Tamaz CHELIDZE, Director, European Centre on Geodynamical Risks of High Dams, Institute of Geophysics,
M.Nodia Instirute of Geophysics, 1, Alexidze str.0193, Tbilisi, Georgia
Tel.+995. - 995 77 79 07 45           Fax. +995 32 33.28.67 e-mail:

The Global Fire Monitoring Center (GFMC), Freiburg (Germany) / Le Centre mondial de surveillance des
incendies (GFMC )Fribourg, Allemagne
The Global Fire Monitoring Center (GFMC). Fire Ecology Research Group, Max Planck Institute for Chemistry
c/o Freiburg University, Georges-Koehler-Allee 75 D - 79110 Freiburg
Tel:+49-761-808011 - Fax:+49-761-808012. e-mail:

Italy / Italie
CUEBC - European University Centre for the Cultural Heritage (Ravello, Italy) / Centre Universitaire Européen
pour les Biens Culturels, (Ravello, Italie)
Ferruccio FERRIGNI, Coordinator,
Villa Rufolo, Piazza Duomo 84010 RAVELLO (SA).
Tel. +39.089.857669 / +39 348 4444741 – Fax. +39.089.85 7711 – -

Luxemburg / Luxembourg
ECGS - European Centre for Geodynamics and Seismology (Walferdange, Luxemburg) / Centre Européen de
Géodynamique et de Sismologie, (Walferdange, Luxembourg)
Adrien OTH, Chercheur,
19, rue Josy Welter, L-7256 Walferdange,
Tel: +352 331487 35       Fax: +352 33148788

Former Yugoslav Republic of Macedonia/Ex-République Yougoslave de Macédoine
ECILS - European Centre on the Vulnerability of Industrial and Lifeline Systems, (Skopje, Former Yugoslav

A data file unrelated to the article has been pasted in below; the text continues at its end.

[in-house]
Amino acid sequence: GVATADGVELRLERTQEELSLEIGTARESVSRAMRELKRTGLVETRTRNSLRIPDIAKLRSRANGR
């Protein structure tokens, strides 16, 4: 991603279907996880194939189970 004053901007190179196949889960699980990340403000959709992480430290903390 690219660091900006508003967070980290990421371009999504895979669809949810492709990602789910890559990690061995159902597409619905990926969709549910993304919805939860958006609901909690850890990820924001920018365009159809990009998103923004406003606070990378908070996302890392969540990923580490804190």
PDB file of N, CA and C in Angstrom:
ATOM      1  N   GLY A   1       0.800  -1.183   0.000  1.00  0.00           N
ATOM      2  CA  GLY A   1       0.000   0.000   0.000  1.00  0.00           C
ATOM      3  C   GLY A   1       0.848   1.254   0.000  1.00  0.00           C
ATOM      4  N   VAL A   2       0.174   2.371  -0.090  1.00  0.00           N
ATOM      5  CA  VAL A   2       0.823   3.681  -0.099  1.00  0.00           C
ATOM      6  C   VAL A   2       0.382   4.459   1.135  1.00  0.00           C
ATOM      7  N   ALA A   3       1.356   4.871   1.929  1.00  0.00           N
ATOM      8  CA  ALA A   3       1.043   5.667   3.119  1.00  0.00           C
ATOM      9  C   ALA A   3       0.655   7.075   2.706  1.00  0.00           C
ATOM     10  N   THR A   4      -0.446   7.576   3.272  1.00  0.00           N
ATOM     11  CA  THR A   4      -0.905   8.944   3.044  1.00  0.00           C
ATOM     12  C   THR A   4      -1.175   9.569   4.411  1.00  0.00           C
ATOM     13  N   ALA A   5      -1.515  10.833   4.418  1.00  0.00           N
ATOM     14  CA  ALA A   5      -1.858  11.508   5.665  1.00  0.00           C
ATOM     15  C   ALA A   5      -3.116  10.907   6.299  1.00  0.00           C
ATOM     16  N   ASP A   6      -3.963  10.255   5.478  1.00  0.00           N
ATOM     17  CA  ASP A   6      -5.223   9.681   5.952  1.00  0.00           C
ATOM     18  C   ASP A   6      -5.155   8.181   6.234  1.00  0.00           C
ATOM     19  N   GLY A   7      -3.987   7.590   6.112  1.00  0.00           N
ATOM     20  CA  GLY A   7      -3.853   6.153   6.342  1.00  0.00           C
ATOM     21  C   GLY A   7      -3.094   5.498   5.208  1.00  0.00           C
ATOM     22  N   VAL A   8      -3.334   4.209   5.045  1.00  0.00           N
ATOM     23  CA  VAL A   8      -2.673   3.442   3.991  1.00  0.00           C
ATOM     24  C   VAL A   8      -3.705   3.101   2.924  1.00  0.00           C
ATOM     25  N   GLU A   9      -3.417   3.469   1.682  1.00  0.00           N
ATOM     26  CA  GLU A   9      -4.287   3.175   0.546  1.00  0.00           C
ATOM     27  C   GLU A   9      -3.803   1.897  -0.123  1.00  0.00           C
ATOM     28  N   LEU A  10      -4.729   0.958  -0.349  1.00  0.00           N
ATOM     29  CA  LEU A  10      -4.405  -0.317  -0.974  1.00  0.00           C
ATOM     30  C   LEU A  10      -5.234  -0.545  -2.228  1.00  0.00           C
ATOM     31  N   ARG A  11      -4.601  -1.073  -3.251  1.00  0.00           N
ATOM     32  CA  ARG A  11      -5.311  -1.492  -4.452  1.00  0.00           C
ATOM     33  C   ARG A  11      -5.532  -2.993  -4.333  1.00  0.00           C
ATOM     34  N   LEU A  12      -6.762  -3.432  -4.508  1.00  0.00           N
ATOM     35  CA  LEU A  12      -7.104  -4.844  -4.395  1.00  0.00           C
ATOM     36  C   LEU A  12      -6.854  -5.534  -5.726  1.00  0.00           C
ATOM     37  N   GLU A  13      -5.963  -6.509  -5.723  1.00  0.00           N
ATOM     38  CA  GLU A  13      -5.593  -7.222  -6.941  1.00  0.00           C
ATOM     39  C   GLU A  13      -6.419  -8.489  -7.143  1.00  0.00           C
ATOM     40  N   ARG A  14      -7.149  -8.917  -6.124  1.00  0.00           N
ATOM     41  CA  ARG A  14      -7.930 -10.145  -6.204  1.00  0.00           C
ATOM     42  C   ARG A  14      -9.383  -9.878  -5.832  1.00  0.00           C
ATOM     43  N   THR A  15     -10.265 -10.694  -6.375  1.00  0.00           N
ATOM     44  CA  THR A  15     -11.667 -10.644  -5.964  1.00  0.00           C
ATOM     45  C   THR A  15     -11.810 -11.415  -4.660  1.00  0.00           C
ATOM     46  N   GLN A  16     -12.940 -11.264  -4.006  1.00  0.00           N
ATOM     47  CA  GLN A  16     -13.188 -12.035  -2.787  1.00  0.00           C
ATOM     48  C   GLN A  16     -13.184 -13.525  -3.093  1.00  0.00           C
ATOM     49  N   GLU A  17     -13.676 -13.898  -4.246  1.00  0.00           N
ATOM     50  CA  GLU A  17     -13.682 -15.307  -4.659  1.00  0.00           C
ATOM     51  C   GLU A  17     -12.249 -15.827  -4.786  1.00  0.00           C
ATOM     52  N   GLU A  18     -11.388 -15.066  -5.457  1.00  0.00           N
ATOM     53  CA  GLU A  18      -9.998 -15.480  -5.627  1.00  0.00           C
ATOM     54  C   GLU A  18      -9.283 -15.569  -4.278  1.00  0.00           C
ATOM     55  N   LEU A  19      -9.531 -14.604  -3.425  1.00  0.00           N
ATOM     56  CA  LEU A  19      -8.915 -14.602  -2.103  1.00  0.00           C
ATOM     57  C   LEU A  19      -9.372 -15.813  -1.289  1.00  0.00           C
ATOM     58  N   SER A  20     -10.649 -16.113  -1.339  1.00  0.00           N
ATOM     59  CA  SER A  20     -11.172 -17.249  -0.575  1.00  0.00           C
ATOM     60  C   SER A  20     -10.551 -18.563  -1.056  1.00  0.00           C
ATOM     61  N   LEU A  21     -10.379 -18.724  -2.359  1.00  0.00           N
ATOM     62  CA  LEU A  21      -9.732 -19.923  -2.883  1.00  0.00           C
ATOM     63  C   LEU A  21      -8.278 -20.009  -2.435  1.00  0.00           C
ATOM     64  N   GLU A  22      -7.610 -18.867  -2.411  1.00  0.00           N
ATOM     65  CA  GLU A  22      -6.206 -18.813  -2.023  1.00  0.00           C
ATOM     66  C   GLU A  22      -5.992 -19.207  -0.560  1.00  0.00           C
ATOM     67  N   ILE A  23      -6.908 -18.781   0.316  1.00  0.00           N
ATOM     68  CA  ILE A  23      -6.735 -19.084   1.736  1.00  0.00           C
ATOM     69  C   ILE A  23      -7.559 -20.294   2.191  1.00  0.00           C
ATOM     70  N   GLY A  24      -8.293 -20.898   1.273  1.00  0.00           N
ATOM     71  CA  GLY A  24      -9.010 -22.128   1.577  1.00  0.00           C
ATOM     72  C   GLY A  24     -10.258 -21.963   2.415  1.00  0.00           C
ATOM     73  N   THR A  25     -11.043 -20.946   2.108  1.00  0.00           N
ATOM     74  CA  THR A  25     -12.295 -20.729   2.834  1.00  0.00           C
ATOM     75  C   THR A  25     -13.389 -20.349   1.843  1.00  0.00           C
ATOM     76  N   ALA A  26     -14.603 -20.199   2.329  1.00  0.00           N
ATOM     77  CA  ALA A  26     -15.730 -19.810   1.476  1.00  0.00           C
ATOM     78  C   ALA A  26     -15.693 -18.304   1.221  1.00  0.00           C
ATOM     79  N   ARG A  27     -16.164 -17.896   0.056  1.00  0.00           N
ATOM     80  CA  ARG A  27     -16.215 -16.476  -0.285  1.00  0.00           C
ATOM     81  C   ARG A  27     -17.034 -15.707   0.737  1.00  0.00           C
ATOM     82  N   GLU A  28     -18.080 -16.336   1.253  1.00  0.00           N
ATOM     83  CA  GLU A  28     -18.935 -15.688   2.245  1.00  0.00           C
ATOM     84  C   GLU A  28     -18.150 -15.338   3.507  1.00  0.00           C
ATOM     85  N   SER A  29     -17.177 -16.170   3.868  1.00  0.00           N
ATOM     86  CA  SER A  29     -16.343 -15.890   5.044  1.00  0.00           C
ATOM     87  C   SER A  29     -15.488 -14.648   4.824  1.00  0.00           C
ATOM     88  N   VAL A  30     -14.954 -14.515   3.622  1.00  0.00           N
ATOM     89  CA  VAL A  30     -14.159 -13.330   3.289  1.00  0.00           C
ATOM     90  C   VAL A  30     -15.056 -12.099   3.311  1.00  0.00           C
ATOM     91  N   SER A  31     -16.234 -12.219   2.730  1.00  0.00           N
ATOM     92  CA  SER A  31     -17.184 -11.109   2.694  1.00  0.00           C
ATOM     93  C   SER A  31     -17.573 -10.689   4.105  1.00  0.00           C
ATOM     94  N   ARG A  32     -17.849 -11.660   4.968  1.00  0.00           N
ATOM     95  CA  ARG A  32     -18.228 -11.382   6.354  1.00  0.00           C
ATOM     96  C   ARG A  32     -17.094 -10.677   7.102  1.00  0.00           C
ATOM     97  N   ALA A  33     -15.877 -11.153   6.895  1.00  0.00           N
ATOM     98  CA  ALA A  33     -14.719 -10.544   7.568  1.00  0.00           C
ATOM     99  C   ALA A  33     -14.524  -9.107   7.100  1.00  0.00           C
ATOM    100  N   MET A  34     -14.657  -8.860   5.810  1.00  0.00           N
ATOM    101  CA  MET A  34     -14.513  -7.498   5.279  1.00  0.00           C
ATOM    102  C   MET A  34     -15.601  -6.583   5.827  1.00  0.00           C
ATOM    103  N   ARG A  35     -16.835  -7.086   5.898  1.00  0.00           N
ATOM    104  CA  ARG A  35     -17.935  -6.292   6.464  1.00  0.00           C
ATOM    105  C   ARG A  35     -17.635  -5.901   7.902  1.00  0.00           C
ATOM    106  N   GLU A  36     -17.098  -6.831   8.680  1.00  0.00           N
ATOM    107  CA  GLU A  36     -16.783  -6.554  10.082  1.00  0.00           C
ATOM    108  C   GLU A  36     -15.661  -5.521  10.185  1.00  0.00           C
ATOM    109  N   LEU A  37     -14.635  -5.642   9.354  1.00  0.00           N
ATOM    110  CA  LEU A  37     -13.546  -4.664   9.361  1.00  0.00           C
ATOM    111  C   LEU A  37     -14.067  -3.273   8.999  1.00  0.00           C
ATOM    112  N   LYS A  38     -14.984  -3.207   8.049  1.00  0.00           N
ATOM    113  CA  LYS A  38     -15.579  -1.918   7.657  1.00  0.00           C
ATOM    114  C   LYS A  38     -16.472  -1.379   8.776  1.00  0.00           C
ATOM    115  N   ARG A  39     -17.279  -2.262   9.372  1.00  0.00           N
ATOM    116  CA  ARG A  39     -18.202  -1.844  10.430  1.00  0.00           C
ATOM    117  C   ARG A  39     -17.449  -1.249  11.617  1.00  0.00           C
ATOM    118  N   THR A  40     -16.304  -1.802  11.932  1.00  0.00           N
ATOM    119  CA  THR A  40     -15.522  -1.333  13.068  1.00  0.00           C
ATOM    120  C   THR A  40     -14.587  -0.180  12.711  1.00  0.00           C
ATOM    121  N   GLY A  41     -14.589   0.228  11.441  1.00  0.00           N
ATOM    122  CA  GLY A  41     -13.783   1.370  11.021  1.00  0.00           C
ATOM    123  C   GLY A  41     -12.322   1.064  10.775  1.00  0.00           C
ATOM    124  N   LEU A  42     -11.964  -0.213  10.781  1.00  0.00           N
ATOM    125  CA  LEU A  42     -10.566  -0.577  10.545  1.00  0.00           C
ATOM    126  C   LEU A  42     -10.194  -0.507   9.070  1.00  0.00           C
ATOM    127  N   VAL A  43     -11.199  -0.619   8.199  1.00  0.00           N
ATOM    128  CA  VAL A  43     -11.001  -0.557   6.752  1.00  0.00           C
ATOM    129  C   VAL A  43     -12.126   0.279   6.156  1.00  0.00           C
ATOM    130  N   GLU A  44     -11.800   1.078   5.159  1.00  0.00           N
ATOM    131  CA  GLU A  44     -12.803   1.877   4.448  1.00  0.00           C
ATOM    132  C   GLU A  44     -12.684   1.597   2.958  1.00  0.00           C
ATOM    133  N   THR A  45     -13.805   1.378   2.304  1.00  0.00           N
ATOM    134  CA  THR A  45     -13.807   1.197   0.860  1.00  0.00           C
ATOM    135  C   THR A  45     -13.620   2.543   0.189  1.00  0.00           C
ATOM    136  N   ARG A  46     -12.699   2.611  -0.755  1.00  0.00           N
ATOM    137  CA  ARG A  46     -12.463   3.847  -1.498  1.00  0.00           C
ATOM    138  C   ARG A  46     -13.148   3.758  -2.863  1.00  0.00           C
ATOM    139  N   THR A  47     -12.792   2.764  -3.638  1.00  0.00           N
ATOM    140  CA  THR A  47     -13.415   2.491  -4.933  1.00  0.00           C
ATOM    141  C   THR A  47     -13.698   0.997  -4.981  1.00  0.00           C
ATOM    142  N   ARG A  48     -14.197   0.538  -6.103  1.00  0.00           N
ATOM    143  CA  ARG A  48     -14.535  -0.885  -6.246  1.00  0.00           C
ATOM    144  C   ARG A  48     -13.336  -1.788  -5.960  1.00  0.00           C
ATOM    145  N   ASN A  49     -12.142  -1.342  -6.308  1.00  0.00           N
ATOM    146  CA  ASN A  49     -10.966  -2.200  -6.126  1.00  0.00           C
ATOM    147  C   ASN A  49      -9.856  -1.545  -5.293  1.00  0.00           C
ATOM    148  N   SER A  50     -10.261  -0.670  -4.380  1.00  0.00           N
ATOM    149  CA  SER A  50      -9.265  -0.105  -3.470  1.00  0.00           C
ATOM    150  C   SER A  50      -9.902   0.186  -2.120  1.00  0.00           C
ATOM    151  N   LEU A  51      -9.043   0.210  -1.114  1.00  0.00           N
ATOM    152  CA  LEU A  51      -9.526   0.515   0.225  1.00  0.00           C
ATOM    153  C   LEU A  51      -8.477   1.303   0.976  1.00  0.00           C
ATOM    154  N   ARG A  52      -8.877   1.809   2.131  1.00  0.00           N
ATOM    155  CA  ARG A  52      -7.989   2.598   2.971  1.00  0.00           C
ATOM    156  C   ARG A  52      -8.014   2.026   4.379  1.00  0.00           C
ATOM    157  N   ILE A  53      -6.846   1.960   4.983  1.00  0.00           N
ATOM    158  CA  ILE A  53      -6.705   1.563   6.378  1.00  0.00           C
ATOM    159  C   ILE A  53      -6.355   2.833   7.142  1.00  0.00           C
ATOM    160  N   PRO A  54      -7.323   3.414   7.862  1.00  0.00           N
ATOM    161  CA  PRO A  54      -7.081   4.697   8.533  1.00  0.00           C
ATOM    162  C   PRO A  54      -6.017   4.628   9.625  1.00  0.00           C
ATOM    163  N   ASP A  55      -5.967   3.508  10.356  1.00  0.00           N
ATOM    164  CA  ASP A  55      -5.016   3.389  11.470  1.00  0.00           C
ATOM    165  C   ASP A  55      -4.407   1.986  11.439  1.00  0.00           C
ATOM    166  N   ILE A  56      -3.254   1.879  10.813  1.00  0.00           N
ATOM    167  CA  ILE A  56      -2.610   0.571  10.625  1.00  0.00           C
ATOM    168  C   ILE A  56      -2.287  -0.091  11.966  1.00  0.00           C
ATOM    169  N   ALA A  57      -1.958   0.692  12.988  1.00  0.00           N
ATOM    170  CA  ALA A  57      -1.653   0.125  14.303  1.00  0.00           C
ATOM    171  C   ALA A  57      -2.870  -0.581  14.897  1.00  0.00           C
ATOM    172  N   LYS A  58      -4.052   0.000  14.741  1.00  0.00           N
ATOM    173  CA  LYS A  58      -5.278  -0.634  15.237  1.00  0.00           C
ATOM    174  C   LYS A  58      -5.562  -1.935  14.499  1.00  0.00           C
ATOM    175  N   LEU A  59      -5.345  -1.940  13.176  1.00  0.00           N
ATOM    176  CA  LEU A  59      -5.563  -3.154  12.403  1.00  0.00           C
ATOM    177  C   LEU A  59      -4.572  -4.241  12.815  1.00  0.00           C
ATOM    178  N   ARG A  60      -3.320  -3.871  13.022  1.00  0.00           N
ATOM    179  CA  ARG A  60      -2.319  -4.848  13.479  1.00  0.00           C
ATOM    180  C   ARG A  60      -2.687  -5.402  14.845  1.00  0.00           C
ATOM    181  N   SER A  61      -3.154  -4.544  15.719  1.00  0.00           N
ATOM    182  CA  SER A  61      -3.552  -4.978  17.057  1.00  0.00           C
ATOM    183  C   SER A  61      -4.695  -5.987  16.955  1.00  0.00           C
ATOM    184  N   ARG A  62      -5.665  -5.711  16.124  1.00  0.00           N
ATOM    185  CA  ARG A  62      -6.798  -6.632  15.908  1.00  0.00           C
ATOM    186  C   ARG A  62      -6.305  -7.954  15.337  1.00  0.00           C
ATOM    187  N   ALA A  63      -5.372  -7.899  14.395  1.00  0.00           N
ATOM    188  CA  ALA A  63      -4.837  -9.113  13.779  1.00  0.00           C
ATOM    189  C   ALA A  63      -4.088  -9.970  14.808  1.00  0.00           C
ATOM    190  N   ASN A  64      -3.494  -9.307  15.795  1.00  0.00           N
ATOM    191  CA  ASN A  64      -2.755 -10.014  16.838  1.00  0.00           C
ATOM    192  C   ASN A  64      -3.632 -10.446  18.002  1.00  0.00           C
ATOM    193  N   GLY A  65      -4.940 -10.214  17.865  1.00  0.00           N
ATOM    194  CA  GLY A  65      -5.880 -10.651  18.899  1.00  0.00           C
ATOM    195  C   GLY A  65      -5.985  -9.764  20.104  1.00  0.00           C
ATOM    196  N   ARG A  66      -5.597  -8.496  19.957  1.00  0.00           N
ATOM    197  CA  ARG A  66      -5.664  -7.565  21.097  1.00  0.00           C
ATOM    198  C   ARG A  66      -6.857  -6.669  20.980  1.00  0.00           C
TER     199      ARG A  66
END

Republic of Macedonia) / Centre Européen sur la Vulnérabilité des systèmes et réseaux industriels (Skopje, Ex-
République Yougoslave de Macédoine)
Zoran MILUTINOVIC , Director,
ECILS, Institute of Earthquake Engineering and Engineering Seismology, University « Ss.Cyril and Methodius »
Skopje, Salvador Allende St. 73, P.O.Box 101 - 1000 SKOPJE , Ex-République Yougoslave de Macédoine, Tel.
+389.2 3.107 701 /+389 2 3107 747 (direct) - Fax. +389.2 311 21 63
e-mail :

ICoD - Euro-Mediterranean Centre on Insular Coastal Dynamics ( Malta) /-Centre Européen de la Dynamique
Côtière Insulaire ( Malte)
Anton MICALLEF, Director,
International Environment Institute, University of Malta, Msida MSD 2080,
Tel/fax . +356.23 40 2013 - +356 9944 5412        e-mail:

Morocco /Maroc
CEPRIS - Euro-Mediterranean Centre for the Evaluation and Prevention of Seismic Risk / Centre Euro-
Méditerranéen pour l'Evaluation et la Prévention du Risque Sismique (Rabat,)
Professeur, Membre du Comité de Gestion locale du CEPRIS
Centre National pour la Recherche Scientifique et Technique
Angle avenue des FAR et avenue Allal El Fassi, B.P. 8027 Agdal Nations Unies, 10102 Hay Ryad. Rabat Maroc
Tel. +212.537.77.86.74 - +212 6000 19 431 Fax +212.537.77.13.34 -;

ECMNR - European Centre for Mitigation of Natural Risks / Centre européen pour la Réduction des risques